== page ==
The Ivory-bill has frequently been described as a dweller in dark and gloomy swamps, has been associated with muck and murk, has been called a melancholy bird, but it is not that at all—the Ivory-bill is a dweller of the tree tops and sunshine; it lives in the surroundings as bright as its own plumage."

- James T. Tanner, 1939

Friday, May 18, 2012

It made me cry at the end of the Afterward.

Ghost Birds, a review

I did a post recently on this amazing book. I had only begun reading it at that time. At its conclusion I have to tell you, it is a fascinating and enjoyable way to spend your reading time! I learned so much about the Ivory-bill but also about other birds and I was swept away by the discovery aspect of Jim Tanner's quest. 

Each trip into swamps and deep forested areas of Arkansas, Louisiana, Georgia, Florida, South Carolina and elsewhere kept me on edge about the possibilities of finding the ghost birds. I was saddened by the widespread deforestation and the lack of understanding that fashion isn't the driving force in our planet! I was saddened by all the specimens that were collected even by experts.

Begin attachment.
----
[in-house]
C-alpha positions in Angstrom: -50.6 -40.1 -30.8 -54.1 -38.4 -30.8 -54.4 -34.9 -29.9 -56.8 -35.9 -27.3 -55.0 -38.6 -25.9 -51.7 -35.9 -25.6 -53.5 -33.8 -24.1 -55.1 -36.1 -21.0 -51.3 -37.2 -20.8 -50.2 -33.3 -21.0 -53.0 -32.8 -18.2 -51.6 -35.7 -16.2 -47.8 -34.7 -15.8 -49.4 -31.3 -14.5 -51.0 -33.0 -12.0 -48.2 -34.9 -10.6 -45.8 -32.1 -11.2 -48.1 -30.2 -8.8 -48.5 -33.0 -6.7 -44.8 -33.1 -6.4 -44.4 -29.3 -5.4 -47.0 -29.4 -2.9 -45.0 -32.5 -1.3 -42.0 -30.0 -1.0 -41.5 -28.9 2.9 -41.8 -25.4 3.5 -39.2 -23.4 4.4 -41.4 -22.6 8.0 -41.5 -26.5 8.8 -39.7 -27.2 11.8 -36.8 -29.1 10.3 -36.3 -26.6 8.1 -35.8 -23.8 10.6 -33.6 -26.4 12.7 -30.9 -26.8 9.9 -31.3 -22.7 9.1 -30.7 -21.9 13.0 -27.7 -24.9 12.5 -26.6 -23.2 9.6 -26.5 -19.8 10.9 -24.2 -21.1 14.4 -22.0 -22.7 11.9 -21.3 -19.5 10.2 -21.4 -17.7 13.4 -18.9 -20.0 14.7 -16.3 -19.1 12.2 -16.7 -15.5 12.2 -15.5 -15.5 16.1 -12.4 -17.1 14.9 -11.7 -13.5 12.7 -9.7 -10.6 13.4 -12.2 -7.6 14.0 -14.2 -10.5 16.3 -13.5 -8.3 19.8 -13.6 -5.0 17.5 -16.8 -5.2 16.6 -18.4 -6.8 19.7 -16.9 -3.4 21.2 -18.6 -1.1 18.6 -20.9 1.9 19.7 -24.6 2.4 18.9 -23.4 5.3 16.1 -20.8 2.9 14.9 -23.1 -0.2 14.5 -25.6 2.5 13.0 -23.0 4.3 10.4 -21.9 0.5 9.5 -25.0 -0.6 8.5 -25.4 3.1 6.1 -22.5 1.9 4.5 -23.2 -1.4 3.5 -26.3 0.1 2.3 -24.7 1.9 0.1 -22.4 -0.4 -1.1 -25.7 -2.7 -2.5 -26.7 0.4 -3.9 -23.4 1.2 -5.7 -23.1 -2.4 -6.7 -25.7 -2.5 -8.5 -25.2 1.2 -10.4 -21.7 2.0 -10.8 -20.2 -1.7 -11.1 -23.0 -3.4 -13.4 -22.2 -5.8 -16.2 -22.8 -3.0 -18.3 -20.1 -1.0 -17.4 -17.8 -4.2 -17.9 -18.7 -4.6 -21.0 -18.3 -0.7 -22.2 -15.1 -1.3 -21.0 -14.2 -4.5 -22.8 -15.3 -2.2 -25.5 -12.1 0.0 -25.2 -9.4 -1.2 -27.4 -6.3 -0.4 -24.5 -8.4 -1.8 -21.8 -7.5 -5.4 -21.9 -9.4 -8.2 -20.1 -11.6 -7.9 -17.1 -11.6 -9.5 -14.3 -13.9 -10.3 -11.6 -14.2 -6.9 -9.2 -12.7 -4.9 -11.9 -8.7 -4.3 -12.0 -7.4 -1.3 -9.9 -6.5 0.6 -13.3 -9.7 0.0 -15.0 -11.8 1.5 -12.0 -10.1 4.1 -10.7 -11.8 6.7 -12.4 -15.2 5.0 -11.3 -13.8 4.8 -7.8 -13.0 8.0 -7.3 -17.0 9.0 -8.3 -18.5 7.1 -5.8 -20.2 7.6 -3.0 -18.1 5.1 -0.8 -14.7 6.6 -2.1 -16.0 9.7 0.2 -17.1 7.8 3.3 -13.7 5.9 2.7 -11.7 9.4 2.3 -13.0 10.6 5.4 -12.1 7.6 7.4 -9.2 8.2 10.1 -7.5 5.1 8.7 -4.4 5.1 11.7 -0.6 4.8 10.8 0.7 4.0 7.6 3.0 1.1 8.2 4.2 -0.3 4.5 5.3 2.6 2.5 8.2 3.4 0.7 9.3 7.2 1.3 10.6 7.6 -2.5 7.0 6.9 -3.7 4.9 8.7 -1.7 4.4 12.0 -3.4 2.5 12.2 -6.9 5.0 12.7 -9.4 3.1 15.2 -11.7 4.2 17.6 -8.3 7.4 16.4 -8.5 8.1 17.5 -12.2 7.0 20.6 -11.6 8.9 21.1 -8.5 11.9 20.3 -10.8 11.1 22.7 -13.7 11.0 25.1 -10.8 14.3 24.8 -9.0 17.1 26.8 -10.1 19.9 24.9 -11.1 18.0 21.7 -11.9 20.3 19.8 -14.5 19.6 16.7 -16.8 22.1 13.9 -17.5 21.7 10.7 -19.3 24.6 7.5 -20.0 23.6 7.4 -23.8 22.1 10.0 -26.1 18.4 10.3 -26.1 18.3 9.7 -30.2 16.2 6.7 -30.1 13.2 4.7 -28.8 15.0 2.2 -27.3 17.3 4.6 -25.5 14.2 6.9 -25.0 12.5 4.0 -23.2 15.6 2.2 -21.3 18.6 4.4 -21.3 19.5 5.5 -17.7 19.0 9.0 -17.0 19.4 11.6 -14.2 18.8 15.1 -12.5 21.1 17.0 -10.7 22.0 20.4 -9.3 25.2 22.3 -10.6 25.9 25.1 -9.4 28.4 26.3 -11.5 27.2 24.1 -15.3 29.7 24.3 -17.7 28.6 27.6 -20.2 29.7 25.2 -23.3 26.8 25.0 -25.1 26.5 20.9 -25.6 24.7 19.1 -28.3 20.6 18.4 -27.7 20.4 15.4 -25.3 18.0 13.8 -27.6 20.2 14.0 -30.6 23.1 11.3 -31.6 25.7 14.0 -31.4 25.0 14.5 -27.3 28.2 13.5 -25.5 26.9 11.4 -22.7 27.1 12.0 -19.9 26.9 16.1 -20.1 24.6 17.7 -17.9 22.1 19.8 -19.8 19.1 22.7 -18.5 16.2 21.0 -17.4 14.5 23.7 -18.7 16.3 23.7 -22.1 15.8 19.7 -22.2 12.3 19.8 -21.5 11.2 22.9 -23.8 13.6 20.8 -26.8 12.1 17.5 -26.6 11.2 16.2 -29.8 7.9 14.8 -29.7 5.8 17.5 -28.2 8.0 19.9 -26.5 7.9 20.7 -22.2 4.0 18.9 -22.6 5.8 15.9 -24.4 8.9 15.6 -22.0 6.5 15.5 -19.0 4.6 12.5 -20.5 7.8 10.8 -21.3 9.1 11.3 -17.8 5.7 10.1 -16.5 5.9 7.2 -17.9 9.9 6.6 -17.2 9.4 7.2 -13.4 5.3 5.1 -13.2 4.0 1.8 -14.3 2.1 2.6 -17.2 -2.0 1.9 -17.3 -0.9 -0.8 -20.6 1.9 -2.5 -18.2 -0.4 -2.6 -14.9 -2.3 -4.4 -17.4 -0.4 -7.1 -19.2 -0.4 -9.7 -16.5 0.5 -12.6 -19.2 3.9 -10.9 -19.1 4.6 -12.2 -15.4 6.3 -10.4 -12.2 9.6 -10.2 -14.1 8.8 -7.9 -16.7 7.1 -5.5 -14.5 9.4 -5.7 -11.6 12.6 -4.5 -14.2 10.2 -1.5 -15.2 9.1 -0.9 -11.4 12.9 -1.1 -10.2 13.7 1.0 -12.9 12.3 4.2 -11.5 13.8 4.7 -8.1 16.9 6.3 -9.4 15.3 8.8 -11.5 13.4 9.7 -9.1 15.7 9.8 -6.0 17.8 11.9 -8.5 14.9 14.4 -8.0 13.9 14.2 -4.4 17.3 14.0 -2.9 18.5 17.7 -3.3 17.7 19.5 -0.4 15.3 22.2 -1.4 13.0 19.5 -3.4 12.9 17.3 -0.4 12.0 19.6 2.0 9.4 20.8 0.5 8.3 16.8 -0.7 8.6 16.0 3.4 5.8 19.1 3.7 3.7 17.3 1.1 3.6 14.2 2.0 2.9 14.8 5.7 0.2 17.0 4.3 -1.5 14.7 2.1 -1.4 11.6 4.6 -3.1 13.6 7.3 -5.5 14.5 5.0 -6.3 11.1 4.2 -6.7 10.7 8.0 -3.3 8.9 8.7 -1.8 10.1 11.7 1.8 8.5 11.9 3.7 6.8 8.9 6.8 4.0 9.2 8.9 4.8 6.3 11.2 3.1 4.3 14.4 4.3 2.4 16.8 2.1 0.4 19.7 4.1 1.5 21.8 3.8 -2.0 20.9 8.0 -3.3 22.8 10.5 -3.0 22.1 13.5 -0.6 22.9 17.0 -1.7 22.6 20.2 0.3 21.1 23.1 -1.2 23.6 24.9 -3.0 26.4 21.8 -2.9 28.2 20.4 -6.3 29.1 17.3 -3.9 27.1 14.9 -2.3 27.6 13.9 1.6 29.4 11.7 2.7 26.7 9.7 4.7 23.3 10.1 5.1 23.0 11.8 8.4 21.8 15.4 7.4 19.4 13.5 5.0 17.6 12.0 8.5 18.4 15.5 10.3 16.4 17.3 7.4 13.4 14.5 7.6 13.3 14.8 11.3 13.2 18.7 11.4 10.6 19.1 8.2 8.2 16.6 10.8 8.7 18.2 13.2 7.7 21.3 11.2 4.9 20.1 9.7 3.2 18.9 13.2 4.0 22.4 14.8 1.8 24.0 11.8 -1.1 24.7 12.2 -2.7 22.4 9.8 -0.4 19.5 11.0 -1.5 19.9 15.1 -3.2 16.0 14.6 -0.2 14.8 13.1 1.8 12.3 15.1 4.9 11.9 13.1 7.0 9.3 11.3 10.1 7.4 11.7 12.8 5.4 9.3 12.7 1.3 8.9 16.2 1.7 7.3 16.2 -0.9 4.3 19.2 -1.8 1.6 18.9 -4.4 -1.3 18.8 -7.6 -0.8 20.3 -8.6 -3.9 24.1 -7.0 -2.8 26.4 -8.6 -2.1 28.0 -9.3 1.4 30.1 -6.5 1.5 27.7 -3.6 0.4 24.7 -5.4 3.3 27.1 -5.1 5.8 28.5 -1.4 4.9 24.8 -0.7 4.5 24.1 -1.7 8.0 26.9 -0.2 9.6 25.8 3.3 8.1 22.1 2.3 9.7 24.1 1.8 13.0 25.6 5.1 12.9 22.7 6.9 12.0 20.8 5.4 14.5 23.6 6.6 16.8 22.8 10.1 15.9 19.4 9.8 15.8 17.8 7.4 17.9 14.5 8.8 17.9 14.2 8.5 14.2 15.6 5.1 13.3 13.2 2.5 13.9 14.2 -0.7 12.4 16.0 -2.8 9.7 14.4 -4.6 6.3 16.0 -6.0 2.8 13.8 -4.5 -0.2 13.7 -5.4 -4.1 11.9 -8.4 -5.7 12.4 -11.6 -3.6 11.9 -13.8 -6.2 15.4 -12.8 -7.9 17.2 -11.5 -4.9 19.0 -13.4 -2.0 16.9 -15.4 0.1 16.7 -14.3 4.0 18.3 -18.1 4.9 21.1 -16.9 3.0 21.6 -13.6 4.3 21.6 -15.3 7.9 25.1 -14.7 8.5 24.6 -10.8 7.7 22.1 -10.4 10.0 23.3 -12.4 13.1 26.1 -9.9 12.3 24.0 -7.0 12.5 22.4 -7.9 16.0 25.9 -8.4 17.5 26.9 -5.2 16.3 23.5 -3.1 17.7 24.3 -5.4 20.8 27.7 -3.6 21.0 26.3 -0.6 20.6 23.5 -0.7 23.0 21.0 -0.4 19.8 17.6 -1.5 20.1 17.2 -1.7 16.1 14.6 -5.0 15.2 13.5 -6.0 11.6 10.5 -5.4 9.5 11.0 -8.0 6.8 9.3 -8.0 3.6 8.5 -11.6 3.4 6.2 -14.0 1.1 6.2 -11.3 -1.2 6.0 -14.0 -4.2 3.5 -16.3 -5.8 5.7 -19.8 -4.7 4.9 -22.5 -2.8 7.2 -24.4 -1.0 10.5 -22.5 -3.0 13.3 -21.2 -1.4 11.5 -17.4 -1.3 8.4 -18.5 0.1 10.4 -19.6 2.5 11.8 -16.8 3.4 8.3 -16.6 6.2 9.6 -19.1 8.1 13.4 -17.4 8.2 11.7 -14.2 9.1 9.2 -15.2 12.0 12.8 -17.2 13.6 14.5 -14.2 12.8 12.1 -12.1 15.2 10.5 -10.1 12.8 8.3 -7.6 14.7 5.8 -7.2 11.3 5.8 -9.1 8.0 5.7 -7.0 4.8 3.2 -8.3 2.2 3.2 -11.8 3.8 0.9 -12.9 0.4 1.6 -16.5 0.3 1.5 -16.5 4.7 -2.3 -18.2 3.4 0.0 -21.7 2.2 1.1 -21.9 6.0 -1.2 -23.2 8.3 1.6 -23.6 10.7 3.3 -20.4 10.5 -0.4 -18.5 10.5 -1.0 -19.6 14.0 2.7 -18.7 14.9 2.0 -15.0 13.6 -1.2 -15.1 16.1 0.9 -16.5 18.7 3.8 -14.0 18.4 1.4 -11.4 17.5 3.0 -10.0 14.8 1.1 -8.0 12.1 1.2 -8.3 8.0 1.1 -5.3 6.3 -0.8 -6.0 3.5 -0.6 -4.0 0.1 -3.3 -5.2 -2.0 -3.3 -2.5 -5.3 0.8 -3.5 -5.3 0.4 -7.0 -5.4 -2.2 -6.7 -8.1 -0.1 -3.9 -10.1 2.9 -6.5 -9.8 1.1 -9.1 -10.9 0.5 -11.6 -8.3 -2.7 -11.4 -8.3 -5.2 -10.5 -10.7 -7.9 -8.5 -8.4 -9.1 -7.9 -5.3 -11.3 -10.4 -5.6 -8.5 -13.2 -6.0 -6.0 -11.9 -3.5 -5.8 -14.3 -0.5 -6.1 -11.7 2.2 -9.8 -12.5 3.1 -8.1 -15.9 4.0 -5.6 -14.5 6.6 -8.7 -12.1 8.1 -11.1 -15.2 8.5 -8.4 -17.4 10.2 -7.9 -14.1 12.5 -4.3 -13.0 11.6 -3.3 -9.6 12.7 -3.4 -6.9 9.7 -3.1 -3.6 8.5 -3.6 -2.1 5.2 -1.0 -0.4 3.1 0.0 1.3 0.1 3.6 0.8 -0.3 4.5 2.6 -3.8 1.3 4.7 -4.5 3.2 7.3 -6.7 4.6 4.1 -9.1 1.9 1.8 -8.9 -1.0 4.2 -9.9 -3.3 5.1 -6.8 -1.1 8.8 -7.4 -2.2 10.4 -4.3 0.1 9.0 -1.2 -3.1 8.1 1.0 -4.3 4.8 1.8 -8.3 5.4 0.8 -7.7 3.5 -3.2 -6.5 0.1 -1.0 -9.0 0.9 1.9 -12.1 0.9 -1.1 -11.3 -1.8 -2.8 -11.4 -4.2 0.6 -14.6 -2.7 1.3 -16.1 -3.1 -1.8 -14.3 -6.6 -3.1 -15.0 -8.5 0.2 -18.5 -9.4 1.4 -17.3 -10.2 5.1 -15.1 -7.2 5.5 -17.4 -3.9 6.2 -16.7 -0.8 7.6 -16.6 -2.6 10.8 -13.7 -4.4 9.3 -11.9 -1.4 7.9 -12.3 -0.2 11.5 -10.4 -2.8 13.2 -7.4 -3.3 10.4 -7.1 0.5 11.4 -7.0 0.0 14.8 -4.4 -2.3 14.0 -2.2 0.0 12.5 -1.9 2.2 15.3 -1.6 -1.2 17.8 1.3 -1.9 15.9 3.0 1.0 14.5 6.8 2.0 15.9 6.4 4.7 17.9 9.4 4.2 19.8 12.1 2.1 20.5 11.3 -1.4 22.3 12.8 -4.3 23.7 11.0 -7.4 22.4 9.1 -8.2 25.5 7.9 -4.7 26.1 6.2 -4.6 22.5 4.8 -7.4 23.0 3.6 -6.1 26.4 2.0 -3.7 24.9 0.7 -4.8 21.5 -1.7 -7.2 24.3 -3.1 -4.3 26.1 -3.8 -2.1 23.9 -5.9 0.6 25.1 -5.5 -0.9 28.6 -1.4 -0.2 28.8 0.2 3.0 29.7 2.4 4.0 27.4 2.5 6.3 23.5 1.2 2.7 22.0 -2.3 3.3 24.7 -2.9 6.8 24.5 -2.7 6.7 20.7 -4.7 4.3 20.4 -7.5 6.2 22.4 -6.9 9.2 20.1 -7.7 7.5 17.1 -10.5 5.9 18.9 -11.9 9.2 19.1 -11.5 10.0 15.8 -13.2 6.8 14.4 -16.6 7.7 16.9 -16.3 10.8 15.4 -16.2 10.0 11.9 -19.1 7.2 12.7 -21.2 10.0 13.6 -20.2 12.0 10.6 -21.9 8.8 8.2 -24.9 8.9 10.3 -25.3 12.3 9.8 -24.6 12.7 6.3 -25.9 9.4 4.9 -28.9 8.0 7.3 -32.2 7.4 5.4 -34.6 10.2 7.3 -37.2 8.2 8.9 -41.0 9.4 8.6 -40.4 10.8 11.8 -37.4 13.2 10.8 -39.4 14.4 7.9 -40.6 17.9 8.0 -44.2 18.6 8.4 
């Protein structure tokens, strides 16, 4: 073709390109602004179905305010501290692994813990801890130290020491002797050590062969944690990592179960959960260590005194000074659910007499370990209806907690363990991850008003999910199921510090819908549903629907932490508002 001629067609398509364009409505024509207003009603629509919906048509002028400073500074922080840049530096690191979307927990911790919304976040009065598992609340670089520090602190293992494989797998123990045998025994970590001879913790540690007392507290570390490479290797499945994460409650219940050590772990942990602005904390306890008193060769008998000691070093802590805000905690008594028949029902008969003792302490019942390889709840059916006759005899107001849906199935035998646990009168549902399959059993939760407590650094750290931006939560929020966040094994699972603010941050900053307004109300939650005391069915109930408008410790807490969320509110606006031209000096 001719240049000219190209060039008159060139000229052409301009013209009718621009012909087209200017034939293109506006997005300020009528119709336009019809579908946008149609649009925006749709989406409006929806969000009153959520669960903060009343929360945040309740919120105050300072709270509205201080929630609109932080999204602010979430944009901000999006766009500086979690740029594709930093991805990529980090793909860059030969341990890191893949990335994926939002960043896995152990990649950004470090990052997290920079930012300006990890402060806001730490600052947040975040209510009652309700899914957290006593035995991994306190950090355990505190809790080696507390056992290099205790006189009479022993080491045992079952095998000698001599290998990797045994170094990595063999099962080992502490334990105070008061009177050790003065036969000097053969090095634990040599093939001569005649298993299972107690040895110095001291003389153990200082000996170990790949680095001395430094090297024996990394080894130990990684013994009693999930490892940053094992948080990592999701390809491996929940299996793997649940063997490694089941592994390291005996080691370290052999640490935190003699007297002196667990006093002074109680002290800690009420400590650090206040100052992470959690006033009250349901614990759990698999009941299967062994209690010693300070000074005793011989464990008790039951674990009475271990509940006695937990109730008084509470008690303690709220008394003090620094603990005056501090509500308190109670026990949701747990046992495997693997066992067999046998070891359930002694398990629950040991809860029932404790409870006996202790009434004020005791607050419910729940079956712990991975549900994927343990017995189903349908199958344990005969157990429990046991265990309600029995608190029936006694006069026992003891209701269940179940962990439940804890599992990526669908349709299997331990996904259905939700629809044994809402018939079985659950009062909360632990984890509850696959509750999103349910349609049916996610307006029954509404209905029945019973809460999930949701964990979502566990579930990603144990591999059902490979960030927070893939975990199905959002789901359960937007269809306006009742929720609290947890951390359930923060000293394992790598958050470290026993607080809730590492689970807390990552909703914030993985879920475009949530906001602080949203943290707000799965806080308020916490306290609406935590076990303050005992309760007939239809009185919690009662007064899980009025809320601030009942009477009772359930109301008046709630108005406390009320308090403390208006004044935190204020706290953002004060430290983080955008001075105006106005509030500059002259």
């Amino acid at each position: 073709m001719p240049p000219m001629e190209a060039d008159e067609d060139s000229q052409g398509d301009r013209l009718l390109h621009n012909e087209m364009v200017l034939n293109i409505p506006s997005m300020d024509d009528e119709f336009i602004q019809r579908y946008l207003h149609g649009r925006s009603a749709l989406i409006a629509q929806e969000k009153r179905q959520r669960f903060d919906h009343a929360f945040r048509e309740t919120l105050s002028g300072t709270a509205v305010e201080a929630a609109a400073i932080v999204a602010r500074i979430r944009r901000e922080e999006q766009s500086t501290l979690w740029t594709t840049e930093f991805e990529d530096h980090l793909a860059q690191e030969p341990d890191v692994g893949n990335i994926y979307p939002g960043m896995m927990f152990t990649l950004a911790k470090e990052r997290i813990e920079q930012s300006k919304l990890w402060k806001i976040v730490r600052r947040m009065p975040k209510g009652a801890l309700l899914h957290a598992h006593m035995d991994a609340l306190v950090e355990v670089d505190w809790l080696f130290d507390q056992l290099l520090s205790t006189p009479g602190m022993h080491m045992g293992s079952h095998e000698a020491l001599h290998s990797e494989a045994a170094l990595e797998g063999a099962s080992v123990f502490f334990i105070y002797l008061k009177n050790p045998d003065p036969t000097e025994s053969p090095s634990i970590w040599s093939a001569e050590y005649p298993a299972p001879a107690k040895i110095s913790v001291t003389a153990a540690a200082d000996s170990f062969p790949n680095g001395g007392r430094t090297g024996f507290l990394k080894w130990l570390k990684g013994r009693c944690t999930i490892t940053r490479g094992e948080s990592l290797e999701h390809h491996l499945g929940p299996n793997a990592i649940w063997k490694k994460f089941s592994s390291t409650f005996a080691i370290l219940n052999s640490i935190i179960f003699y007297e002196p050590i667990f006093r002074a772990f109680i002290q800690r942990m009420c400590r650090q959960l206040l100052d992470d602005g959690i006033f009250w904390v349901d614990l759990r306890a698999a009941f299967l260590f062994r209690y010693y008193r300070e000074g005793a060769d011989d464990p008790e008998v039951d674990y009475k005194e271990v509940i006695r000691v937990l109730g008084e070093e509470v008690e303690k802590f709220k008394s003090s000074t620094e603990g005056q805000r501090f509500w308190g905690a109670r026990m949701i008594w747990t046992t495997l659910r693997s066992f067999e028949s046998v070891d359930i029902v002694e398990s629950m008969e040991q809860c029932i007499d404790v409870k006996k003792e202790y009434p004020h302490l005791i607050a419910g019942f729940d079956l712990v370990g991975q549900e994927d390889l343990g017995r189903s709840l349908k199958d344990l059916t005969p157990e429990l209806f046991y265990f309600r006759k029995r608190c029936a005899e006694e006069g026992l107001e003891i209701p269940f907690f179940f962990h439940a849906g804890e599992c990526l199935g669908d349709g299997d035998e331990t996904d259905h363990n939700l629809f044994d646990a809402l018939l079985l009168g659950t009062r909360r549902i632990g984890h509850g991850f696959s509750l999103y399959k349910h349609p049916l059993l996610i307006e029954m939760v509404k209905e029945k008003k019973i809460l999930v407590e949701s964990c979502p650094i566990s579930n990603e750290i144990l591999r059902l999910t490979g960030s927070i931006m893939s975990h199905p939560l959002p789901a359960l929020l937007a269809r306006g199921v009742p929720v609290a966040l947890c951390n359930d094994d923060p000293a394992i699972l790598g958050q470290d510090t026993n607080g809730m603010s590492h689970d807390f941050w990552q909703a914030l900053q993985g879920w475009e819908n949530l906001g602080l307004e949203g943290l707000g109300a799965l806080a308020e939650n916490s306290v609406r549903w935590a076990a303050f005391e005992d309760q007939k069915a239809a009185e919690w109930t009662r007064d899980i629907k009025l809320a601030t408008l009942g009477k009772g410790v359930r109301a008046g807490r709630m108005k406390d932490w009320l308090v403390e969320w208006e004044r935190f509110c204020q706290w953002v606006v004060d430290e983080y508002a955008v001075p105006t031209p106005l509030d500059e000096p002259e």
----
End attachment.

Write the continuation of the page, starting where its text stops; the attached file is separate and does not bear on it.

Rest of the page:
But, there was so much more to the story, and I loved every page of this well-written and beautiful account! Overall, it was an uplifting and hopeful rendering of an important education and conservation effort told by a wonderful writer and written about a man with a deep understanding and love of birds and of scientific knowledge. It was about a time in our history just prior to WWII when we were becoming more informed and aware of our natural world. I recommend this book to everyone who loves nature!

I just want to tell you how much the book means to me!  It made me cry at the end of the Afterward.  I felt my heart breaking over the "Trees for Tea" and other aspects of the Ivory-bill's death-knell.  And yet there were those glimmers of beautiful hope.  Sightings that may or may not be really true.  And I do believe with all my heart that we NEED that hope as human beings.  It allows all the negative things we have ever done as a race to the plants and animals that surround us to receive a shadow of possible absolution.  

Your writing is wonderful...I can't tell you that enough.  You did indeed have much more of a story to tell than just things about "a woodpecker."  I came to love Jim Tanner.  I would have been so proud to have been one of his students.  Please tell Nancy how much I respect him as a person and as a scientist, and how much I respect her for the person that she is as well

Marie from Tucson (Click here for her blog)

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